Heavy snow blasts Prairies before polar vortex plunges region into deep freeze

A drastic change is coming in Western Canada, with significantly colder air moving in from the Arctic this week, but not before a bout of heavy snow blankets the Prairies

As the country grapples with winter storms, a blast of wintry weather is also ahead for the Prairies, bringing with it some of the coldest air of the season. So, it's time to bundle up and prepare for the chill.

Fluffy blowing snow continues to dump 10-25 cm along the Yellowhead Highway across the Prairies through Wednesday, followed by a dangerous cold snap. Temperatures in the -30's are forecast across Alberta, Saskatchewan and Manitoba to end off the week, a rare feat in an El Niño winter.

Snowfall Tuesday into Wednesday

As we move into Wednesday, the snow will reach Manitoba during the early hours of the morning and continue throughout the day in certain areas of the province. The heaviest amounts appear to be in the Dauphin area, where as much as 25 cm will be possible. Folks in Brandon could see 15-20 cm, while 5-10 cm is forecast for Winnipeg.

PR snowfall accumulations Jan 9 2024

Environment and Climate Change Canada (ECCC) has issued snowfall warnings for Saskatoon and the surrounding area, as well as in Alberta, east of Edmonton. Further north for both provinces, ECCC has issued extreme cold warnings, which will likely spread further south later in the week.

Areas from Saskatoon to Regina will also be impacted early Wednesday as the storm moves southeast. Snowfall will linger over the Pas and Dauphin through the day and slowly sink further south. Winnipeg has the potential to see snow late Wednesday through Thursday , accumulating 5-10+ cm, heavier as you head north of the city.

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Now, here's a heads up for everyone in these three provinces. Once the system clears out on Thursday morning, temperatures are going to drop dramatically, reaching dangerously cold levels through the weekend. It's important to exercise caution and take necessary precautions to stay safe. More details on the cold below.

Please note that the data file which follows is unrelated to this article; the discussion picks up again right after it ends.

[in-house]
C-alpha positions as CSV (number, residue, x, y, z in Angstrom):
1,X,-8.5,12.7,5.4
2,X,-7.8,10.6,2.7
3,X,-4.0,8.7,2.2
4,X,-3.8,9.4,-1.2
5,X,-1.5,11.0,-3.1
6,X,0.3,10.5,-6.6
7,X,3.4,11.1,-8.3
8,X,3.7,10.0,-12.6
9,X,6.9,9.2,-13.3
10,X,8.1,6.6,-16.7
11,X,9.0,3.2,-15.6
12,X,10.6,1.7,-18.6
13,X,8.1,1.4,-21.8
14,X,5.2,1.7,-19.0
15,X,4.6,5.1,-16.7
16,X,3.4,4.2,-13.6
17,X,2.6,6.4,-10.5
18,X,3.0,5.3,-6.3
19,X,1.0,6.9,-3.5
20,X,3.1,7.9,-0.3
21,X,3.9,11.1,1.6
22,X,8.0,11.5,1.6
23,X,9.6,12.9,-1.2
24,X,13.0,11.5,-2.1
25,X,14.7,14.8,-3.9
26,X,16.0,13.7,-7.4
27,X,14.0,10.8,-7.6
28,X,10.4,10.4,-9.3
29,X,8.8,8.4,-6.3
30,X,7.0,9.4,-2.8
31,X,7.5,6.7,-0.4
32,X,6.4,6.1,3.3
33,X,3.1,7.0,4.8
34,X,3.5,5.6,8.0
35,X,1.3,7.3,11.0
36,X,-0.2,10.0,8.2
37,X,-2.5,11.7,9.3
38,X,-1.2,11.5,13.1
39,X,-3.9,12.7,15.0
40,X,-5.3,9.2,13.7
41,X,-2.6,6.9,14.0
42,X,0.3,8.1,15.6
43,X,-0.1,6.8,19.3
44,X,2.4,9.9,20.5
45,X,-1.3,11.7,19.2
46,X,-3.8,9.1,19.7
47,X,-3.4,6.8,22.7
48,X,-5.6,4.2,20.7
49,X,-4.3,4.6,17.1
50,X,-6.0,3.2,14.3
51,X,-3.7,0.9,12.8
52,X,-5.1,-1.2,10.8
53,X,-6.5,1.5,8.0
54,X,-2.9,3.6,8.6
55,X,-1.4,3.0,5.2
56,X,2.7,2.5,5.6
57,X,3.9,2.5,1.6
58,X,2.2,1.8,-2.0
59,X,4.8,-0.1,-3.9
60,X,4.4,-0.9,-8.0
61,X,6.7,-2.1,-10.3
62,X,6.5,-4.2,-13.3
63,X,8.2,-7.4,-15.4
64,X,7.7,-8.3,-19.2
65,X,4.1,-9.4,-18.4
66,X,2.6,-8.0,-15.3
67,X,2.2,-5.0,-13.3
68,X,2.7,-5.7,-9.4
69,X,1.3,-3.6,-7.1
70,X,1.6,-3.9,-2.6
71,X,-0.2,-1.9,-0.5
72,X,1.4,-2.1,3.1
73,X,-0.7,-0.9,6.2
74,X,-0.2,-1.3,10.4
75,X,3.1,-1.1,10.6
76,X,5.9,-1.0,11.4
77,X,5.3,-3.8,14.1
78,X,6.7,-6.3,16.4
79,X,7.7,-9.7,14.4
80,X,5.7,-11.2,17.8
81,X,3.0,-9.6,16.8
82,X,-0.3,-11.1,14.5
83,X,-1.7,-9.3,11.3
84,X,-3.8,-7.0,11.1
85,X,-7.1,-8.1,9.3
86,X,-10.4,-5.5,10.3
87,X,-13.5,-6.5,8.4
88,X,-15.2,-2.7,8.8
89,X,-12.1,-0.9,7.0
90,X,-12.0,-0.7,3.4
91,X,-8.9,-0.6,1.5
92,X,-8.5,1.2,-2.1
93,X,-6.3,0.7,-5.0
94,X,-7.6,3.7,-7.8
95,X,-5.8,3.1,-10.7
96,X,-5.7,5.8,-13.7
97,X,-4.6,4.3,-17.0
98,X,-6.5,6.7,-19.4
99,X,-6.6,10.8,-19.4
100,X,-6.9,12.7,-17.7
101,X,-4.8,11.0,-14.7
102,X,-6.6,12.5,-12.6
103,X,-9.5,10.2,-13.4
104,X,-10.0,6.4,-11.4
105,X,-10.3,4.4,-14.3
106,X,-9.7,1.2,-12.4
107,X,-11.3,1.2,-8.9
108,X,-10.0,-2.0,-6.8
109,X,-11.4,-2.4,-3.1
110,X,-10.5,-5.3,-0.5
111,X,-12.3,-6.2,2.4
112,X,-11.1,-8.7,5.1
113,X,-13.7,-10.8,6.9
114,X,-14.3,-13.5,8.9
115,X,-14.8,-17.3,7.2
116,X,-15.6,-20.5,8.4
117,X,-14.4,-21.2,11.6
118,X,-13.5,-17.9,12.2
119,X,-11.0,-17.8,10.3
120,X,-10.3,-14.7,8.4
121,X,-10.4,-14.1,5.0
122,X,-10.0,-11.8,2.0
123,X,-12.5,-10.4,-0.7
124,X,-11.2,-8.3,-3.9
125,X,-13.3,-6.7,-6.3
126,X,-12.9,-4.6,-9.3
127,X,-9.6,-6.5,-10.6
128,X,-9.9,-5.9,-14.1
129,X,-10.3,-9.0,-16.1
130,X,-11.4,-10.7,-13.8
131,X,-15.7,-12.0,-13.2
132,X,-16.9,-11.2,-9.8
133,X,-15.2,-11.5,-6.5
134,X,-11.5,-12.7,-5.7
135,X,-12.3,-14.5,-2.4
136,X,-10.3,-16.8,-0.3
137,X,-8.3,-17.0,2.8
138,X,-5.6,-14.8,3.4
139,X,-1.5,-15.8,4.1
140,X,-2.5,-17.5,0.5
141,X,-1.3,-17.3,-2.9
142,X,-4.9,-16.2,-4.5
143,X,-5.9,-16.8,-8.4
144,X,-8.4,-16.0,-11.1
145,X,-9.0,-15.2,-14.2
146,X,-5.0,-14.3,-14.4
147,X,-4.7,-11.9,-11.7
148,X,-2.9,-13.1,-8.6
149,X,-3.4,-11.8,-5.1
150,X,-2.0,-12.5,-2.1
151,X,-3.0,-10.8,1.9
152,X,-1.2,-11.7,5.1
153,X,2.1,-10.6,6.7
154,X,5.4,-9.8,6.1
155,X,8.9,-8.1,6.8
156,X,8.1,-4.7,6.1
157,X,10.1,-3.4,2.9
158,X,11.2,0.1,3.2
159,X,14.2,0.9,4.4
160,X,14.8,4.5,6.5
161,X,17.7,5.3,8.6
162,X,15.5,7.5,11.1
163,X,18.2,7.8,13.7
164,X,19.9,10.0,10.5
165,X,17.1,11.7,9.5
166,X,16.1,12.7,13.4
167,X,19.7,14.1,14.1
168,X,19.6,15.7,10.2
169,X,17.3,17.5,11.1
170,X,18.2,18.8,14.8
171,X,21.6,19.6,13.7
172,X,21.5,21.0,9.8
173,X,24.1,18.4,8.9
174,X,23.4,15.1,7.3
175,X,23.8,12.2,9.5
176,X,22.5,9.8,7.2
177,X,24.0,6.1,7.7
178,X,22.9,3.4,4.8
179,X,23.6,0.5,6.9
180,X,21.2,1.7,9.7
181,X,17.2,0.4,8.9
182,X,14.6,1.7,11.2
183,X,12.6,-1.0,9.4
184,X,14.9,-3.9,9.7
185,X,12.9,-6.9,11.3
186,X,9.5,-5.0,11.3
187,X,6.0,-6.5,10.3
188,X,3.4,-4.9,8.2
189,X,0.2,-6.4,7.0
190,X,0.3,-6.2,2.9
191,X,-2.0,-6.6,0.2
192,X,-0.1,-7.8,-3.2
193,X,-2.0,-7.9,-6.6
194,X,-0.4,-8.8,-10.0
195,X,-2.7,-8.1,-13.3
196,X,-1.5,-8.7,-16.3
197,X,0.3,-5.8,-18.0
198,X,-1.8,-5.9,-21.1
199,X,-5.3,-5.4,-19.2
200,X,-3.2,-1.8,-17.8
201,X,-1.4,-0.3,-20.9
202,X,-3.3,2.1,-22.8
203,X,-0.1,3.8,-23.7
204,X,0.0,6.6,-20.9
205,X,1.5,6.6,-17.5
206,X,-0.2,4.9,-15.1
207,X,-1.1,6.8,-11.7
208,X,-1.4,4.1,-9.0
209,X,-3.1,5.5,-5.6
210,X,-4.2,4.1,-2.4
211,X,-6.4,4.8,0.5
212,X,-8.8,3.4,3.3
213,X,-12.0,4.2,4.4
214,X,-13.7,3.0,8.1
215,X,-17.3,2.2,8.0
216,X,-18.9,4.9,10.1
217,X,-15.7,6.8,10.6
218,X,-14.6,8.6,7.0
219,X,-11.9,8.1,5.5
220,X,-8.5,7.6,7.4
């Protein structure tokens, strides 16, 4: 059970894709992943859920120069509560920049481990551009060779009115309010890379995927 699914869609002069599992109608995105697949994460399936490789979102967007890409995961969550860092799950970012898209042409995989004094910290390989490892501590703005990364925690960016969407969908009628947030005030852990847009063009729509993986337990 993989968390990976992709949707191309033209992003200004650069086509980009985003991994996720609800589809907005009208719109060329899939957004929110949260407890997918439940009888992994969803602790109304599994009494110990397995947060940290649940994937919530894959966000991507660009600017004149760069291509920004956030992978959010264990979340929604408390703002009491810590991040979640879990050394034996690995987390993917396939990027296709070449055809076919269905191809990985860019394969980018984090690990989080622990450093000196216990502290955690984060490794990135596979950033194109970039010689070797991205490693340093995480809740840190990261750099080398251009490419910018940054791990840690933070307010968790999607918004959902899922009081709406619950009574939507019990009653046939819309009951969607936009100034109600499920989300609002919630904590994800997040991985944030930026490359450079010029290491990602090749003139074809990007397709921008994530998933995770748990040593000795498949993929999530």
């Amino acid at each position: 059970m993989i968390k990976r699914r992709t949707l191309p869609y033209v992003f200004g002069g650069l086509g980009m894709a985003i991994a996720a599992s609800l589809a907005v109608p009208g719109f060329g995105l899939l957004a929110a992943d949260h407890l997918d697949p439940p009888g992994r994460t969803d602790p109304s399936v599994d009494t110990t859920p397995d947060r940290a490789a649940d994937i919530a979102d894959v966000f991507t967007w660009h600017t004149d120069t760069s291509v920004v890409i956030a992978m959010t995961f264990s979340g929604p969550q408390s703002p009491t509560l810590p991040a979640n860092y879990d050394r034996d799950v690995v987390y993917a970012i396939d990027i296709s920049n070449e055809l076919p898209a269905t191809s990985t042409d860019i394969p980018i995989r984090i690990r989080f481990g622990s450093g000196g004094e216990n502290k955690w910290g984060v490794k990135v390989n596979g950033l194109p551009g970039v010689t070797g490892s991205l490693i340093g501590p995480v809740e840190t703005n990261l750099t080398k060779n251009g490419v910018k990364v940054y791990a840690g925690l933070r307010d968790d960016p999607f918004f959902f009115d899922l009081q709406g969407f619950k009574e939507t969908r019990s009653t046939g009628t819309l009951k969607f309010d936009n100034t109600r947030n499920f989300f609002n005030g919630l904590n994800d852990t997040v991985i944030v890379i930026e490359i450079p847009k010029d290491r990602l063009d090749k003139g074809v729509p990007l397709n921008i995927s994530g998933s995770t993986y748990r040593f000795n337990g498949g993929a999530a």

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Extreme Cold

To think, later this week, daytime highs on the Prairies will struggle to go above -30°C –– an extremely rare feat during an El Niño winter.

Things are going to change in a hurry across the Prairies as a flip in the pattern opens the gates for frigid air to spill out of the heart of the Arctic Circle.

MUST SEE: What is the polar vortex? How it’s responsible for dangerous cold


The polar vortex will drive this rapid change in wintry fortunes across the western half of Canada. This large-scale circulation high above the Arctic acts like a fence, keeping the bitterest chill confined to the higher latitudes. When the polar vortex weakens and grows unstable, those frigid temperatures can spill south.

After the mild December where the coldest air in the Northern Hemisphere stalled over Siberia, the tables have turned. Now, the coldest temperatures relative to normal on the entire globe will be across British Columbia and the western Prairies.

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A big temperature contrast is forecast on Tuesday as a low-pressure system tracks east. There will be a 30-degree temperature range across Alberta, as cold air begins to ooze farther south.


By Wednesday, the Arctic floodgates will have opened across the western Prairies, with temperatures diving well below seasonal.

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Temperatures continue to tumble to dangerously cold values on Thursday, here’s the temperature anomalies forecast to be more than 20 degrees below seasonal in Alberta.

MUST SEE: The chilling truth behind wind chill and its impact on our well-being

But it gets worse, somehow. It gets even colder on Friday as models are suggesting highs will struggle to get much above -30°C for daytime highs, a rarity in the 21st century. Edmonton airport has recorded just five days in the 21st century below -30°C as daytime highs –– the last time on Dec. 21, 2022.


For Calgary, it’s even more rare. Just once since the year 2000 has it had a daytime high of -30°C, recorded on Jan. 27, 2004. The 20th century had 56 instances of a daytime high at or below -30°C, for reference.

Be Aware of Cold-related Emergencies

When a person is exposed to cold temperatures it may result in a decrease in body temperature, which is called a cold-related emergency.

Hypothermia safety explainer Baron graphic

It is important for everyone enjoying the outdoors to know how to recognize when someone has been exposed to cold for too long, prevent cold-related emergencies, and be able to provide help when needed.


  • Cover your head and trunk by wearing a hat and layers of tightly woven fabrics such as wool or synthetics.

  • Cover up exposed areas such as your fingers, cheeks, ears, and nose.

  • If your clothes get wet when you are in the cold, change into dry clothes as soon as possible.

  • Drink plenty of warm fluids to help your body stay warm and hydrated, avoid caffeine and alcohol.

  • Eat high calorie food and drinks regularly as the body converts food to energy which heats the body.

  • Dress in layers so that you can adjust to changes as you heat up or cool off.

  • Bring additional warm clothing when going out for extended periods or in case of emergency.

  • Don’t wear tight fitting clothing or footwear that may impair circulation.

  • Seek shelter from the wind if you are getting cold, even if it is only behind a tree, hill, embankment, or other landscape feature.

You can find more information on how to recognize when someone is suffering from a cold-related emergency, here.

WATCH: Know the signs of frostbite and hypothermia this winter

Stay with The Weather Network for the latest on conditions across the Prairies.